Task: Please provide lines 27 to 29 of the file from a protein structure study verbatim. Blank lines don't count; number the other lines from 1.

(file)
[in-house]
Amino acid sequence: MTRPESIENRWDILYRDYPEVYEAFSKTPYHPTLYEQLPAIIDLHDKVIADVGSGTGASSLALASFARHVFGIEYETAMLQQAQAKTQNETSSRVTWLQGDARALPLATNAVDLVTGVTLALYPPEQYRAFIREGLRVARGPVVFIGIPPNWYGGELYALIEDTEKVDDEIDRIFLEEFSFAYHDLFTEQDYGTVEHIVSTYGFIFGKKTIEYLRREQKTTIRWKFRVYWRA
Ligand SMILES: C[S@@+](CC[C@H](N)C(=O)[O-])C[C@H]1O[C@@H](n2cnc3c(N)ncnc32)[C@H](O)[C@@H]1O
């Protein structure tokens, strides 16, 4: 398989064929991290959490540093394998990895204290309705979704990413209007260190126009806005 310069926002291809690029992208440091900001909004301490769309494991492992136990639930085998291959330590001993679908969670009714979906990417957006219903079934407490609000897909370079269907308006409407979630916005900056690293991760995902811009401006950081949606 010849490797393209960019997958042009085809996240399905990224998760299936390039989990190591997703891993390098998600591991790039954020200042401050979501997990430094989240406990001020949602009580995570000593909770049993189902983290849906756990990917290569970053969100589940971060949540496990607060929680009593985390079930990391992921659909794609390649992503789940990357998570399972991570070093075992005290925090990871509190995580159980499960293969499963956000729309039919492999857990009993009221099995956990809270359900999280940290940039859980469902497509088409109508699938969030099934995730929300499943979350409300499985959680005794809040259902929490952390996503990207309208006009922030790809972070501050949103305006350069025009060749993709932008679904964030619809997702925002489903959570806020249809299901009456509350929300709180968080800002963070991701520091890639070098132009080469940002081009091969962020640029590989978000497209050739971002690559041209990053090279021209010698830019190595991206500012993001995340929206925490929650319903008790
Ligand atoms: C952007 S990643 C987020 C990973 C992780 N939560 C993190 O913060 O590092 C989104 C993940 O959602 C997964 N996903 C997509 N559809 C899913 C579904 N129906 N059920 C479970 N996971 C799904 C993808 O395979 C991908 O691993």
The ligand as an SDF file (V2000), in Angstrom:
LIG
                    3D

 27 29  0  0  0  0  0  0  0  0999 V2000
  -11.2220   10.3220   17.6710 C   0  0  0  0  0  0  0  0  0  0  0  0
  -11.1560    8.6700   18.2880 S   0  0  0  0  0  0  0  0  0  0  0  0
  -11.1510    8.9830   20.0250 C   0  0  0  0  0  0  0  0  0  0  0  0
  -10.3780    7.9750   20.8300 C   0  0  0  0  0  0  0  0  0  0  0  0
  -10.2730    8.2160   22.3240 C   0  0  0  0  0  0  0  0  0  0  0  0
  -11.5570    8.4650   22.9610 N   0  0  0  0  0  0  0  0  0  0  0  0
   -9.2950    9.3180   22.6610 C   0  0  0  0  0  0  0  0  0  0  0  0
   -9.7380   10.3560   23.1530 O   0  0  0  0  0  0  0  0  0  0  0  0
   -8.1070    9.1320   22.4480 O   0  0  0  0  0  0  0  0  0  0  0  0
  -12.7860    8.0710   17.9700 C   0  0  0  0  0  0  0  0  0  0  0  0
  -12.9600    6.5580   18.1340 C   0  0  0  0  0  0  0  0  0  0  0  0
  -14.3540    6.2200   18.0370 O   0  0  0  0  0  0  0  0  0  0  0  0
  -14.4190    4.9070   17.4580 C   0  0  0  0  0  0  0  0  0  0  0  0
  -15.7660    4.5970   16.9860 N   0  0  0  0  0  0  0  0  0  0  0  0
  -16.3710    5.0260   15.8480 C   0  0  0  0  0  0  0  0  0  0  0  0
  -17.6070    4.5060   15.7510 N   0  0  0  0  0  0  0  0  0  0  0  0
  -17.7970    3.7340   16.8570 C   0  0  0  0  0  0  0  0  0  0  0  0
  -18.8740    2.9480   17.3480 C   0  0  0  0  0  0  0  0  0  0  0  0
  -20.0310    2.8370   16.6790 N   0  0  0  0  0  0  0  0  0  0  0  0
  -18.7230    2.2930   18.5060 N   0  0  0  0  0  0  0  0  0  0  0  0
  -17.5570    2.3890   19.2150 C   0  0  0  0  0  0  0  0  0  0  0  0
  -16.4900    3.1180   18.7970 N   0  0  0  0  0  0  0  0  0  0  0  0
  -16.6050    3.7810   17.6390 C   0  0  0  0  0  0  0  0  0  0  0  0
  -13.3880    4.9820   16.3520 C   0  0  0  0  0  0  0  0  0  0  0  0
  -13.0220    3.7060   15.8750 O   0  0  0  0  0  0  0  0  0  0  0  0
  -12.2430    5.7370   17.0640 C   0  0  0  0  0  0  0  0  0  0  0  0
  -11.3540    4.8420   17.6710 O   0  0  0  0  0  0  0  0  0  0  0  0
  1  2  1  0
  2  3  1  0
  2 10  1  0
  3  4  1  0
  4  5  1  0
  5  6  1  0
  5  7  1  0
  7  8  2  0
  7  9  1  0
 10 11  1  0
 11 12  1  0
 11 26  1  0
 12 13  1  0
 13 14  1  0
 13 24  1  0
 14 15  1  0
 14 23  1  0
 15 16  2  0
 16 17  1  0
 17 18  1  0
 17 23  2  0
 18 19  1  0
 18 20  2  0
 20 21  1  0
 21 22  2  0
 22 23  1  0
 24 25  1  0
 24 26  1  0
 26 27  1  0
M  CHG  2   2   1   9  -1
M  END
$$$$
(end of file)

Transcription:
  -18.8740    2.9480   17.3480 C   0  0  0  0  0  0  0  0  0  0  0  0
  -20.0310    2.8370   16.6790 N   0  0  0  0  0  0  0  0  0  0  0  0
  -18.7230    2.2930   18.5060 N   0  0  0  0  0  0  0  0  0  0  0  0